How Augmented Reality is Shaping the Future of Ecommerce

22 April 2022| Post by Szymon5 minutes


If you’ve never thought about using Augmented Reality in your ecommerce business, it’s time to start thinking!

The first Augmented Reality (AR) system was developed in 1992 by Louis Rosenberg and since then, technology has advanced beyond comprehension! I mean, in 1992 we were still walking around with Nokia bricks for mobile phones (and did I mention they still had antenna’s at that point?!) It’s safe to say that the technology has come a long way since then, and we’re about to delve right into it!

So, what is Augmented Reality?

In contrast to the immersive experience of Virtual Reality (VR) which ultimately blocks out the real world with a headset and creates an artificial environment, AR layers digital elements to your physical surroundings in real-time. These digital elements are most often visual components, but they can be auditory and other sensory stimuli.

Augmented Reality On SmartPhone

The most commonly used form of AR is superimposed computer-generated images onto a real view of the world. This technology utilises the users’ smartphone camera and provides a composite view that feels extremely real! One of the most well-known uses of AR was the phenomenon of Pokémon Go which enthralled the whole world as it enabled users to ‘hunt’ for Pokémon characters within their very own surroundings.

How does it benefit ecommerce?

In 2015, there were just 200 million mobile AR users worldwide, by 2024, this figure is set to increase to 1.7 billion. Furthermore, 60% of consumers also claim that AR within an ecommerce website would increase their confidence in purchasing the right product, highlighting just how instrumental the technology could be. 

With only 1% of retailers currently utilising the benefits that AR has to offer, there is a huge opportunity for those forward-thinking companies to get ahead of the game and differentiate themselves from the competition! We decided to explore how the ecommerce industry is embracing the technlogy, and here is what we found:


One of the early-adopters in the fashion space, the Adidas app offers a virtual try-on feature for some of their most popular trainer styles. Allowing customers to try on different styles and colours without evening stepping foot outside of their house magnifies the customer experience tremendously. The brand claims to have increased conversion rates, reduced returns and attracted new customers as a result of implementing this AR feature – and we think you’ll want a piece of this pie!

Adidas Virtual try On


The Swedish powerhouse is taking things one step further with their innovative AR showroom. For a limited time only, Ikea fanatics can build their dream interior in the Brooklyn based pop-up experience. Visitors are encouraged to “shape the space to their imagination” as the furniture giant aims to gain an insight into how people use digital experiences to inform their furniture purchasing decisions. Ikea has toyed around with AR in the past, back in 2017 they launched an in-app feature that acted as a ‘try before you buy’ system and allowed users to view sofa’s and beds within their own home. We’re pretty sure that this is just the start of their journey when it comes to AR!

Ikea Augmented Reality Showroom


Accessory superstar RayBan were one of the first adopters of AR technology, with a functionality within their website that allows users to try on different eyewear to help lead them to a purchase decision. Utilising the camera on the users’ device, the technology encourages you to test out their infamous glasses in a matter of moments – genius!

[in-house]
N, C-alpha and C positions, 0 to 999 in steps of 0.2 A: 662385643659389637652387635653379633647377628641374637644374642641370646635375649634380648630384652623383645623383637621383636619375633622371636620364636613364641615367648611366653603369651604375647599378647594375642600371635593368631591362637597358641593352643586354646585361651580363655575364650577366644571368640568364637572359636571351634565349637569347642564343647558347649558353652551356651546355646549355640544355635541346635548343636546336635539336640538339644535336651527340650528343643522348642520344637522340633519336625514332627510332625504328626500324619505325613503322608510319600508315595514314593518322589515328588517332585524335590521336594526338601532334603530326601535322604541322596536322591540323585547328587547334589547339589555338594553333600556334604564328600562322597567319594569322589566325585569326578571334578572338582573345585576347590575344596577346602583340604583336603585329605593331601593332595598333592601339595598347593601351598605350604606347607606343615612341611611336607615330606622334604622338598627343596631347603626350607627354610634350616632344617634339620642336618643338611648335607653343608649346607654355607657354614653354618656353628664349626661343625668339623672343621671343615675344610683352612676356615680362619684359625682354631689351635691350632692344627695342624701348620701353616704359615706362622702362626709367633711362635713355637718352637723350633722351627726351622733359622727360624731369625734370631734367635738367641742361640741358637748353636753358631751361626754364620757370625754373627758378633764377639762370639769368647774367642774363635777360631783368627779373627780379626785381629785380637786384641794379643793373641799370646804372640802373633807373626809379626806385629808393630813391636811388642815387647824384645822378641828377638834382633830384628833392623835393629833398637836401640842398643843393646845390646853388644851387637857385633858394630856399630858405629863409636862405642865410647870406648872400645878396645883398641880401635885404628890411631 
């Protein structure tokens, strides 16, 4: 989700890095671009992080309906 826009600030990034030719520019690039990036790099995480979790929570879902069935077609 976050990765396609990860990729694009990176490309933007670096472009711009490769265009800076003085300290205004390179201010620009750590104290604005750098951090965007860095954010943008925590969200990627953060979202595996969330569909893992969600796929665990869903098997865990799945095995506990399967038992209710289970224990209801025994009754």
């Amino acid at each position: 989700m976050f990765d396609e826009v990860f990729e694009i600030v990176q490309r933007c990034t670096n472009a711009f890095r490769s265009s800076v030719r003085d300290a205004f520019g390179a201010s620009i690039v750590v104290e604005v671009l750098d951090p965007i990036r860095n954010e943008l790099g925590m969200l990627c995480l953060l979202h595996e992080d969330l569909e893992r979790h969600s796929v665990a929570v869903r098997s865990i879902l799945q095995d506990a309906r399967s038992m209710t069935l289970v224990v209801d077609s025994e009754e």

Ray Ban Try On Website


The AR focused social media platform is venturing into new territories with its newly launched integrated shopping experience. Users will soon be able to try-on clothes, shoes and more within the app, but not only that, they will also be able to purchase them. With Gen-Z being the generation who use snapchat the most, and women between the ages of 13-17 years old accounting for 11.8% of users, it’s a pretty smart move for the app. Snapchatters already engage with AR over 6 billion times per day, with this figure likely to increase with the new updates. Snapchat is definitely one to watch in this space!

Snapchat App on iPhone


Snapchat aren’t the only social platform adopting the technology; Pinterest are working with the likes of Walmart, Wayfair and Crate & Barrel to create an opportunity for users to see what furniture looks like in their homes before they make a purchase. With Pinterest holding the largest market share in terms of interior design inspiration, it seems only logical for the platform to embrace this ecommerce opportunity.

Pinterest Try On for Home Decor


Okay okay, we know this isn’t quite ecommerce related but we had too much fun in the office this week exploring Google’s new feature which allows you to view life-size animals in your very own space (its safe to say we spent a little too much time doing this!) The technology provides additional information and context to the traditional Google search and provides additional value for the user!

Augmented Reality Shark in Limely

Not only that, the tech giant is also utilising AR within its Google Maps feature. When using Live View, users point their smartphone camera at the streets they’re walking through and directions pop up on screen to guide the viewer in exactly the right direction. No more getting lost in an unknown city! We’re pretty sure that online retailers will find a way to embrace this feature in the near future.

Considering personalisation in ecommerce is a sure fire way to differentiate from competitors and increase customer loyalty, AR provides a unique opportunity that will reward those who embrace it in its early days.

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